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The Postpositional Complement in English Grammar

The Postpositional Complement in English Grammar

Postpositional complements are defined as the word, phrase, or clause that directly precedes the postposition and completes the meaning of the postpositional phrase. Postpositional complements are also called objects of postpositions and complements of postpositions. Only one grammatical form can function as the postpositional complement in English grammar: noun phrases. Postpositions are less common than prepositions in English. The following section defines and exemplifies the one grammatical form that can function as the postpositional complement in the English language.

Noun Phrases as Postpositional Complements

The only grammatical form that can perform the grammatical function of postpositional complement is the noun phrase. Noun phrases are defined as phrases formed by a noun or pronoun plus any determinatives, modifiers, and complements including determiners, adjectives, prepositions, and verbs. For example, the following italicized noun phrases function as postpositional complements:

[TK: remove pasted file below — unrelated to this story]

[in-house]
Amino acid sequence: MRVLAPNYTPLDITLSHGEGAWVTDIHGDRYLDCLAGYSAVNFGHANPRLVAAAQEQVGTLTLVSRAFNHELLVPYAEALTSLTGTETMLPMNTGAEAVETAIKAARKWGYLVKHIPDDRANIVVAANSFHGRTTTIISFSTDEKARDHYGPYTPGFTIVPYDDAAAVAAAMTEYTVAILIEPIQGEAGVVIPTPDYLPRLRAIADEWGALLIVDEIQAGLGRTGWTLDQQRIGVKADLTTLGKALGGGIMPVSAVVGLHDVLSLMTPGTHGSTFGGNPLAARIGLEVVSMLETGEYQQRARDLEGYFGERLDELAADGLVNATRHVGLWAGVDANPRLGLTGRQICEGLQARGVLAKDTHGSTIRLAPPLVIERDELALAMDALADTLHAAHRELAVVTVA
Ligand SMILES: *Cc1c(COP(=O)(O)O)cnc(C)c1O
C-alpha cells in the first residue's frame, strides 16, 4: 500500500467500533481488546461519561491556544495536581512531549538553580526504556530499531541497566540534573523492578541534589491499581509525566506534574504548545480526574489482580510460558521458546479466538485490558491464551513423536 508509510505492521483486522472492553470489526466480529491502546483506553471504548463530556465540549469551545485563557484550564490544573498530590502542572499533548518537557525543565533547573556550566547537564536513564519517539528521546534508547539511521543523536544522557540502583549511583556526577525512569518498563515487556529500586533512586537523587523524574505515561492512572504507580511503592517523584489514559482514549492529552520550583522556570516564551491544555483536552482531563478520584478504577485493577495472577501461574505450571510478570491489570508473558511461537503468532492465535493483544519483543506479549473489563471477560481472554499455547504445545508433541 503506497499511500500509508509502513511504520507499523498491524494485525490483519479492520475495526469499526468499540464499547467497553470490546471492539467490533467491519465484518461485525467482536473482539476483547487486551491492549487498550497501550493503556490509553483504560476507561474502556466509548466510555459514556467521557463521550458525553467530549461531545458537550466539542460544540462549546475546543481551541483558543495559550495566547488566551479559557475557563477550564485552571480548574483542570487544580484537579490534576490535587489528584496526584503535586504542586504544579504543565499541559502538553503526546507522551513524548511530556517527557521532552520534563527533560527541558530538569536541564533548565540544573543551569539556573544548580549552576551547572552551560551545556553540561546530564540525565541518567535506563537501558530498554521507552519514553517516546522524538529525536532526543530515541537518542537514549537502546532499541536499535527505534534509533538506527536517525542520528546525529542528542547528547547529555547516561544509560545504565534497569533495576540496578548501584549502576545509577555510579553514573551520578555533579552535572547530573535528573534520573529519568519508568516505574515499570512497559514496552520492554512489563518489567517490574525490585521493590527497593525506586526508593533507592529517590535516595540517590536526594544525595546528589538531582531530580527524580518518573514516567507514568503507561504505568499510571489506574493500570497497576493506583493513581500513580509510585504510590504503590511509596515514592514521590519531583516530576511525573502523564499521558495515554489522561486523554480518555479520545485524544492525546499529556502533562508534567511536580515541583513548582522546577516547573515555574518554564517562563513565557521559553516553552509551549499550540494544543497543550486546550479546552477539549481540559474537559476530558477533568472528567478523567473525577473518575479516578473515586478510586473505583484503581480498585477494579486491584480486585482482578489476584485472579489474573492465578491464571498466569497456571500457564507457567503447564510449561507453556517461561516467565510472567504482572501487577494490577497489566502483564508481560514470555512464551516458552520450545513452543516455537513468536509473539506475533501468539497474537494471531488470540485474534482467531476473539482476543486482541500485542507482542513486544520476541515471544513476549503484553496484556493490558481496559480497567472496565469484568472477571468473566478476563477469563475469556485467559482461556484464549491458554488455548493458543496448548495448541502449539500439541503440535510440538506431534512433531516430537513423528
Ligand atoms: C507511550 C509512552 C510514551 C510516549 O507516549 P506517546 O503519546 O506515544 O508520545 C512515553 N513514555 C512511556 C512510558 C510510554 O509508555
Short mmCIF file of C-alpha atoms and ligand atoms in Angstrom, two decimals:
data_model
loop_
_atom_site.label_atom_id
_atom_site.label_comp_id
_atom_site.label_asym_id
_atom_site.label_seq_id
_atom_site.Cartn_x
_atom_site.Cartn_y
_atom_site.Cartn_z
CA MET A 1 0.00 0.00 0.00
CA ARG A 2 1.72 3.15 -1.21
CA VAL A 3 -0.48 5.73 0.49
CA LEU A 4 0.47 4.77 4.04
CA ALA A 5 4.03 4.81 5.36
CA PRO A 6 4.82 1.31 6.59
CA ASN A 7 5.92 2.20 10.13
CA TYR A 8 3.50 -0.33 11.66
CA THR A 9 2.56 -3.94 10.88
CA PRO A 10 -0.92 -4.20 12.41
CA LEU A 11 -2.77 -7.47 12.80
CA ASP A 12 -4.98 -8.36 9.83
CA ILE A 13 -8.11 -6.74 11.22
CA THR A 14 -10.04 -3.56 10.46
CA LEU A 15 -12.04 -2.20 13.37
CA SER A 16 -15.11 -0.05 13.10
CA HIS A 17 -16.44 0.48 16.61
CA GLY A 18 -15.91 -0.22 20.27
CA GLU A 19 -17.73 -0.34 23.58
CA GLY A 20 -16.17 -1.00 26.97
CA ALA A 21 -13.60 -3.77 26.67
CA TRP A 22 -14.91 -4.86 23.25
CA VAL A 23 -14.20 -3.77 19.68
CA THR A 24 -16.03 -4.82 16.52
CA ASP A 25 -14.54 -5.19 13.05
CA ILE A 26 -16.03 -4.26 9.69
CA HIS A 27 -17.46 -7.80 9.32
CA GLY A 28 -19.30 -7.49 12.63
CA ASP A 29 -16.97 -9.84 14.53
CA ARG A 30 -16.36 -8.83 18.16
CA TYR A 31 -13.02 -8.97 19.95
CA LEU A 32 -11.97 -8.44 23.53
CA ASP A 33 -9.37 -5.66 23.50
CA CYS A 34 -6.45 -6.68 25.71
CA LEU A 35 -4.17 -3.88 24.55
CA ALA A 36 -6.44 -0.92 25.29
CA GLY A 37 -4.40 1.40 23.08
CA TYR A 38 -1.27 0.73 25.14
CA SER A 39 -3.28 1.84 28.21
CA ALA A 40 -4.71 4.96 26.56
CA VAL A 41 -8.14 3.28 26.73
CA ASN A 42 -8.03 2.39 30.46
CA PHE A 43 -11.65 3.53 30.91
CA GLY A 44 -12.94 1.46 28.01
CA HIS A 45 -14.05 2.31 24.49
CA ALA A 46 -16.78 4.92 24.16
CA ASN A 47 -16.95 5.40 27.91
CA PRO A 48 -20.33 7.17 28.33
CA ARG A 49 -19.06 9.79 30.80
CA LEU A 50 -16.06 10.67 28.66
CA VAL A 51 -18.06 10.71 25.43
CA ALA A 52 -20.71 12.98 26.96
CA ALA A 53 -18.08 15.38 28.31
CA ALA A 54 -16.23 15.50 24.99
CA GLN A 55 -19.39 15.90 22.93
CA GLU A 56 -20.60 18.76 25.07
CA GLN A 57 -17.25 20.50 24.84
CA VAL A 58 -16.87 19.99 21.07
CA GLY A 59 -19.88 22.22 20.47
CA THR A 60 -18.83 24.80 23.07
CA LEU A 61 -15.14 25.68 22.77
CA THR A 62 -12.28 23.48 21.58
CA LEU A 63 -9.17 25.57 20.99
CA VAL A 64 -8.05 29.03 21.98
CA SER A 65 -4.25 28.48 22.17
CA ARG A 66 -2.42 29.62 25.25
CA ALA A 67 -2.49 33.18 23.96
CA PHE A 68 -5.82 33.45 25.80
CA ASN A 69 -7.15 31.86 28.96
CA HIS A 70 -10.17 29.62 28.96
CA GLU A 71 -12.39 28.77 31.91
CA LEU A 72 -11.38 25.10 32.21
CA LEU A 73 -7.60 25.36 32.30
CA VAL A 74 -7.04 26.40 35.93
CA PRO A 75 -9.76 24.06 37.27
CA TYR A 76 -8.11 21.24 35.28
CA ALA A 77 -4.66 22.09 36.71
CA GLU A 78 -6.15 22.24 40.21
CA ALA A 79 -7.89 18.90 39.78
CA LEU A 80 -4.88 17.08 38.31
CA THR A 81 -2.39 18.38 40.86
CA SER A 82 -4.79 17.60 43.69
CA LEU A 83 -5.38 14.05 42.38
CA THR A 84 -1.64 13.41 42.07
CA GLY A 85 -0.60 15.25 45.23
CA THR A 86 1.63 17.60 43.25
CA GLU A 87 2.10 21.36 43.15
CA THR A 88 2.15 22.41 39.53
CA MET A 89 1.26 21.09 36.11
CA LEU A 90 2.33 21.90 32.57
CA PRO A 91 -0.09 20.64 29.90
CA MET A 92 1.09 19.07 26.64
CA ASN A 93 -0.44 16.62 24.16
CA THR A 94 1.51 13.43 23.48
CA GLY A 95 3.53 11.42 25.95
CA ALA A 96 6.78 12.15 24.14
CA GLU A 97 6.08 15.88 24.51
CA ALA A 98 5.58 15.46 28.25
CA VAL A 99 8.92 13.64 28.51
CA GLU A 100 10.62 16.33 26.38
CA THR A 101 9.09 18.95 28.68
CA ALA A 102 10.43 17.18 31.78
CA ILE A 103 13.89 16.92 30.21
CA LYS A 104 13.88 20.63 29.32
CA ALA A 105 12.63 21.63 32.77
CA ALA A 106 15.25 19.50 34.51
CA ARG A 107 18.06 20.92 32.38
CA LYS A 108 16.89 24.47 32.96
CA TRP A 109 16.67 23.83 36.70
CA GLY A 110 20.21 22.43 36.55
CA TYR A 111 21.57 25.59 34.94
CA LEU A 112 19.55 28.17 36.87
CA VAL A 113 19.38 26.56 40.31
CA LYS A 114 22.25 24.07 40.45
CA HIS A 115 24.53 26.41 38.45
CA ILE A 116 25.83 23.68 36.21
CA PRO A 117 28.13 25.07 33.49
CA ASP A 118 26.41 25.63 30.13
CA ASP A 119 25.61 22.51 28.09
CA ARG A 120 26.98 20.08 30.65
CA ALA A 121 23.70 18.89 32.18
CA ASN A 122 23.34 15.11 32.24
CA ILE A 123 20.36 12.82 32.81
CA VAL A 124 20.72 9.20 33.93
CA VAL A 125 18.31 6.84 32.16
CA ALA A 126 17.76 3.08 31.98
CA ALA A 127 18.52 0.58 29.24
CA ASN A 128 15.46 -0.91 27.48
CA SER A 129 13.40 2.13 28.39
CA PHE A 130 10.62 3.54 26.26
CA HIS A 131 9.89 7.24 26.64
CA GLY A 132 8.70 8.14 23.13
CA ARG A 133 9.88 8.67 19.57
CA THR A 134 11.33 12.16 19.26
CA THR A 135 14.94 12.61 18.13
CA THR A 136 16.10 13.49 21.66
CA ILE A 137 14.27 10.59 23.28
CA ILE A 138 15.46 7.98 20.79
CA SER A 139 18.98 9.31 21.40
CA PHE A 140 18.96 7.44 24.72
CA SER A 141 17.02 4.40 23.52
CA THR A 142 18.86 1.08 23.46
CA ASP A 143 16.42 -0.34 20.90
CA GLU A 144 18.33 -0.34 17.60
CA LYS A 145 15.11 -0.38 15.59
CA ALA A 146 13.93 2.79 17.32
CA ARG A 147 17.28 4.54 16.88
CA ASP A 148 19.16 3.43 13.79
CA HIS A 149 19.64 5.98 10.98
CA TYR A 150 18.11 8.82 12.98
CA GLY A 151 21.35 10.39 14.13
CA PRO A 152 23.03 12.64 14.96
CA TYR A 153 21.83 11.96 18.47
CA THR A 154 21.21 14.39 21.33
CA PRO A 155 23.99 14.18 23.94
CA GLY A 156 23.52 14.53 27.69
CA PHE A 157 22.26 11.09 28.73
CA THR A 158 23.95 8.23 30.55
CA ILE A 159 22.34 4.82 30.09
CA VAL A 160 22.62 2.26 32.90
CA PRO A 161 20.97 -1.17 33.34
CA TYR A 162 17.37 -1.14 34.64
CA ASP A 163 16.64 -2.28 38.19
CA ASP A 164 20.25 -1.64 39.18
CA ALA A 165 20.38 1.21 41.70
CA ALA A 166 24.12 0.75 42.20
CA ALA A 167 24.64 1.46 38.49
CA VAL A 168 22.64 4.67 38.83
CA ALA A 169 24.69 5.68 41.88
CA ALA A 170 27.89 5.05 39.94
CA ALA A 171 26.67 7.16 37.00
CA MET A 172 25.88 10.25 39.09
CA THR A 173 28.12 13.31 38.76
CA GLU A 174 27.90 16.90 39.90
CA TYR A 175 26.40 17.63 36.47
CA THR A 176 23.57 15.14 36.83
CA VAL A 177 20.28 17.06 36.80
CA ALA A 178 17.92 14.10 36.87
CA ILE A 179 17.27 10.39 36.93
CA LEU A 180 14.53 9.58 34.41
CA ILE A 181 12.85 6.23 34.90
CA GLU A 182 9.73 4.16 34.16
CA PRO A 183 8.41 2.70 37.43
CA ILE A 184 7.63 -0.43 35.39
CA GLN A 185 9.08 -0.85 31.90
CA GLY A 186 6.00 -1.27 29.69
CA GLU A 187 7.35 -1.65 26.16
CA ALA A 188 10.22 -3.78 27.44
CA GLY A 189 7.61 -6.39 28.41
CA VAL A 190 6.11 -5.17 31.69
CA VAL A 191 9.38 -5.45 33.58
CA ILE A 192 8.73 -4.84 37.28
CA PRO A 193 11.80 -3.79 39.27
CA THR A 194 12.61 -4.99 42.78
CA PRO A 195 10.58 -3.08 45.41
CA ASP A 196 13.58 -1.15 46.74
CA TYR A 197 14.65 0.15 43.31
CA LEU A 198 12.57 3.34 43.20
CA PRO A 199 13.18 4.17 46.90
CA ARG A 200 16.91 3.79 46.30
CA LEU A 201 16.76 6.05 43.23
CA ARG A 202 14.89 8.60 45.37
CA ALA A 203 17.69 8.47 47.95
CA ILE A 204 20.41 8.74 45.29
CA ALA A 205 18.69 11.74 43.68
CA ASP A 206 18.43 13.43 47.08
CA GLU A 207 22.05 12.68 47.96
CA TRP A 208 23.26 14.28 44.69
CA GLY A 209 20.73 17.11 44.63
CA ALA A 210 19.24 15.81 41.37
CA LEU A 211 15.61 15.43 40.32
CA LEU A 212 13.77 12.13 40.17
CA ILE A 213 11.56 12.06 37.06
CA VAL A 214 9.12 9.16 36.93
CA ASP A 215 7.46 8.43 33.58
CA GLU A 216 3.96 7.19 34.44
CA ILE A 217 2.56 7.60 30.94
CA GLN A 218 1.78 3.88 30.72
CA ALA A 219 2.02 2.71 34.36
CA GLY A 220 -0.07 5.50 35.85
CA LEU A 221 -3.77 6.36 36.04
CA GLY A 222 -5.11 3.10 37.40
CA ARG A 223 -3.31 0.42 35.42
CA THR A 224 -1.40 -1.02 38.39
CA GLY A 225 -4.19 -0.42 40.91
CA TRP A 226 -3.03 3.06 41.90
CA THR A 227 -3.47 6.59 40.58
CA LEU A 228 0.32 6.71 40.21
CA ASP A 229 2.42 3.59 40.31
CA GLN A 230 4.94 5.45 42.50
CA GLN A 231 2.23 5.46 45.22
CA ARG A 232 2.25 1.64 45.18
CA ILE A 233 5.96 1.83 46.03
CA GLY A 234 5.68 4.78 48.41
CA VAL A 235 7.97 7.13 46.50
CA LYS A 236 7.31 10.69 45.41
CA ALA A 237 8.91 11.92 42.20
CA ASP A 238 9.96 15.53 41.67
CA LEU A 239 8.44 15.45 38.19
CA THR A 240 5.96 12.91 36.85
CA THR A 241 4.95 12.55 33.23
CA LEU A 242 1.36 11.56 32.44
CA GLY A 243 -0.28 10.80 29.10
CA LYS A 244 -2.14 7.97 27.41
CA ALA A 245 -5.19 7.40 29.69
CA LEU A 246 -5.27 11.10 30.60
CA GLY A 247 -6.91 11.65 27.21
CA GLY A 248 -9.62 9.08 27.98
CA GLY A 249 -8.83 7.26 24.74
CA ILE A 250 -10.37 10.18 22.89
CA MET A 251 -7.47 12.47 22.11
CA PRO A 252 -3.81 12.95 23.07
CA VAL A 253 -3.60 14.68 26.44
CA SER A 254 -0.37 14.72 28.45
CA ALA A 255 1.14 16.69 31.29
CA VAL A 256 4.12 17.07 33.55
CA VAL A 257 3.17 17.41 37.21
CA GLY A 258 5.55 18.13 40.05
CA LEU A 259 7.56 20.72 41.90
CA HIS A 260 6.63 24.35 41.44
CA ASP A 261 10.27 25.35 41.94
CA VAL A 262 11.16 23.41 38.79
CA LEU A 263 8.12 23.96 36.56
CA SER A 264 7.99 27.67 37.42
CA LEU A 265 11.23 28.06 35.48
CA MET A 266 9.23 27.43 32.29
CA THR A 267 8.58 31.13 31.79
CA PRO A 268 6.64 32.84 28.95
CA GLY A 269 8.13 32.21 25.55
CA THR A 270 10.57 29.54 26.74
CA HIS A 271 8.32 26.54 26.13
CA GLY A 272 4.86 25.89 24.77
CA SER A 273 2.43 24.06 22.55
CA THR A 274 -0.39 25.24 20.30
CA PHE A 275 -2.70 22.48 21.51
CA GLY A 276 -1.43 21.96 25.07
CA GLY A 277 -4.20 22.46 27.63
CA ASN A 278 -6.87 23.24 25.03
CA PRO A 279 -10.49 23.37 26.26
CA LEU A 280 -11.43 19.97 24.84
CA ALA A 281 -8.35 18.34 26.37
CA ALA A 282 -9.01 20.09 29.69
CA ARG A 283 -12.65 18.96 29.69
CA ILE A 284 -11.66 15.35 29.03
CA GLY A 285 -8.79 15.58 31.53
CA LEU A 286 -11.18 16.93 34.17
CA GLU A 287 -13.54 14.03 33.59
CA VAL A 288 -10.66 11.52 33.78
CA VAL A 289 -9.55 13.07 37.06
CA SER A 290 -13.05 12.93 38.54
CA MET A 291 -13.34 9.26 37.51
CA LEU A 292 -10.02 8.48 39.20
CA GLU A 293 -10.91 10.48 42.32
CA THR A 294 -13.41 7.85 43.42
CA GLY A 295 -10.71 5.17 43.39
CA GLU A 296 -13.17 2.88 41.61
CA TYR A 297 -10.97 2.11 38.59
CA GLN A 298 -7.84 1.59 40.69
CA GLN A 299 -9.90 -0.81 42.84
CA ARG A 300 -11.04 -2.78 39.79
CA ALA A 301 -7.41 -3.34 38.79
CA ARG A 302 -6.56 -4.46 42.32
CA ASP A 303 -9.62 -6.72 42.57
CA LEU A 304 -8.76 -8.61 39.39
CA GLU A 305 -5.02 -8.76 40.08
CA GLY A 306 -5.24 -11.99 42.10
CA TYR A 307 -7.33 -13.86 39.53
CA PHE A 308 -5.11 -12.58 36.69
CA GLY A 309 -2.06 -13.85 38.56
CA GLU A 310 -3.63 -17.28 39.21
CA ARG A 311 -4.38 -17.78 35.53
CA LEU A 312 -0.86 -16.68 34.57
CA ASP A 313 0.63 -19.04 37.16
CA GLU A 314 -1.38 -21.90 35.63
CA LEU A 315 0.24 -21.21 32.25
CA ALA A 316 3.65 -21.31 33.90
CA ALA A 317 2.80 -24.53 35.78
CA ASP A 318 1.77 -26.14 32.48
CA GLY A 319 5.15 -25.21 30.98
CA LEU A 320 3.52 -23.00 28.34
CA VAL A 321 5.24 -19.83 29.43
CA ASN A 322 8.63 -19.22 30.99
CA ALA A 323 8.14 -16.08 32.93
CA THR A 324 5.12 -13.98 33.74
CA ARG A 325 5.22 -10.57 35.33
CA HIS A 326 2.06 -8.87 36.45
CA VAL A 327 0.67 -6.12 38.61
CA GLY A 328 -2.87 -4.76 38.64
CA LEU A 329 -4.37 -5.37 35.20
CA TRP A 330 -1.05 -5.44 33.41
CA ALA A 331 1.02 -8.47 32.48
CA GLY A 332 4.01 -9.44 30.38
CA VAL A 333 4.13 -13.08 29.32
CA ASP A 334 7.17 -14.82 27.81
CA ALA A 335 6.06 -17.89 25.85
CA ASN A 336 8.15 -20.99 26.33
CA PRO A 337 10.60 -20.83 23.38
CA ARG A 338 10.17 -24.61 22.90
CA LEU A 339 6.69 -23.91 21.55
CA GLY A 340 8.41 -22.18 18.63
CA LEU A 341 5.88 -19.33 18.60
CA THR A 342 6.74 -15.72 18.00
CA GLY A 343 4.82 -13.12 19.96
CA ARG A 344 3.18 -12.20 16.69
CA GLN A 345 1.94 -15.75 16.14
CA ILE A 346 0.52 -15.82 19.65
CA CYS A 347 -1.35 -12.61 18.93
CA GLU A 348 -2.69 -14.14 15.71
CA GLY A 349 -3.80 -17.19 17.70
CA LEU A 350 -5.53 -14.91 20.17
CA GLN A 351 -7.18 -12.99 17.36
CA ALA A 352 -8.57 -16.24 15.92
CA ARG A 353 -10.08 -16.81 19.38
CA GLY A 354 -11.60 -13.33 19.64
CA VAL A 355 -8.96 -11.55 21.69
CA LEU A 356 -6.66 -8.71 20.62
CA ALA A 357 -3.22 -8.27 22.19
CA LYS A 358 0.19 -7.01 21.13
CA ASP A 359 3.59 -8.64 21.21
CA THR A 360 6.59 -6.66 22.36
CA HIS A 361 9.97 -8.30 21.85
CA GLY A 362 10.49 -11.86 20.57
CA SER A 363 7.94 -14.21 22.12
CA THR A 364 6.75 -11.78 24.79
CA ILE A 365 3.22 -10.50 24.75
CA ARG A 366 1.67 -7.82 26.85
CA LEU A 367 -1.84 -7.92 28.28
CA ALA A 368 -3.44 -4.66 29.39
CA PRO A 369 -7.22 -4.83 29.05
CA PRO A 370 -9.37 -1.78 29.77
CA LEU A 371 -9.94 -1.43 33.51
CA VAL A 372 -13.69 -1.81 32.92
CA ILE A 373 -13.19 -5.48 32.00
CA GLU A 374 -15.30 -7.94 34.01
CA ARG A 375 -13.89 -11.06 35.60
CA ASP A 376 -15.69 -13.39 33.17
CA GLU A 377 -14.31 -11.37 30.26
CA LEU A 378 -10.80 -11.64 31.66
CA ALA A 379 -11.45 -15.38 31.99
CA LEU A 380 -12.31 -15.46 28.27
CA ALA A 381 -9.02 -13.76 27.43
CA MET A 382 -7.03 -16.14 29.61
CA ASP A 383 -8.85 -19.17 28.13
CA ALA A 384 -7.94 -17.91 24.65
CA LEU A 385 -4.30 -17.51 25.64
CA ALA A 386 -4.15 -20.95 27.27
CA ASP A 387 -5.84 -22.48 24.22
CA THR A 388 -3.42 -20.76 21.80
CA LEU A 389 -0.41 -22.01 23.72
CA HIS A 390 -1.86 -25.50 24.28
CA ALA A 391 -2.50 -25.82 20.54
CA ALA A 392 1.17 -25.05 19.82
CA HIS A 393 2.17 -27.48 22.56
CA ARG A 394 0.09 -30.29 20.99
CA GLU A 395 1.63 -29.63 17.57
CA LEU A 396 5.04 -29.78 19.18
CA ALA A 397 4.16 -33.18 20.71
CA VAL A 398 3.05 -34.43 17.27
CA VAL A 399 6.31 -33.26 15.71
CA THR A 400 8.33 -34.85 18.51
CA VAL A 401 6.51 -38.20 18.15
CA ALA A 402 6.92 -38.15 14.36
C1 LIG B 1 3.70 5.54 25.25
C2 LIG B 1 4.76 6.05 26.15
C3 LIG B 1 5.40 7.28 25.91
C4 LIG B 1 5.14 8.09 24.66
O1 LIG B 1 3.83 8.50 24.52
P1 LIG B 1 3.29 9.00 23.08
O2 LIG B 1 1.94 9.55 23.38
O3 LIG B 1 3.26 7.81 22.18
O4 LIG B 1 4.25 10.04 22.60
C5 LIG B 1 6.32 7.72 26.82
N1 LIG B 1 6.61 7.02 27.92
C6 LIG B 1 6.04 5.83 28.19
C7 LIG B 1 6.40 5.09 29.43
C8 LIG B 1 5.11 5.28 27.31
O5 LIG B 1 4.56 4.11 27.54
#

• The storm happened six years ago.
  • Twenty years ago my parents vacationed in Venice.
  • He and his best friend live only two blocks apart.
  • My aunt and her mother live seven wild miles apart.
  • The baby cried the whole night through.
  • He will invest in the company, financial limitations notwithstanding.

The only grammatical form that can function as the postpositional complement of postpositional phrases in the English language is the noun phrase.

Summary

Postpositional complements in English grammar are words, phrases, and clauses that directly follow a postposition and complete the meaning of the postpositional phrase.

Postpositional complement is a grammatical function.

The grammatical form that can function as the postpositional complement in English grammar is the noun phrase.

Postpositional complements are also called complements of postpositions and objects of postpositions.

References

Brinton, Laurel J. & Donna M. Brinton. 2010. The linguistic structure of Modern English, 2nd edn. Amsterdam: John Benjamins Publishing Company.
Hopper, Paul J. 1999. A short course in grammar. New York: W. W. Norton & Company.
Huddleston, Rodney. 1984. Introduction to the grammar of English. Cambridge: Cambridge University Press.
O’Dwyer, Bernard T. 2000. Modern English structures: Form, function, and position. Peterborough, Ontario: Broadview Press.

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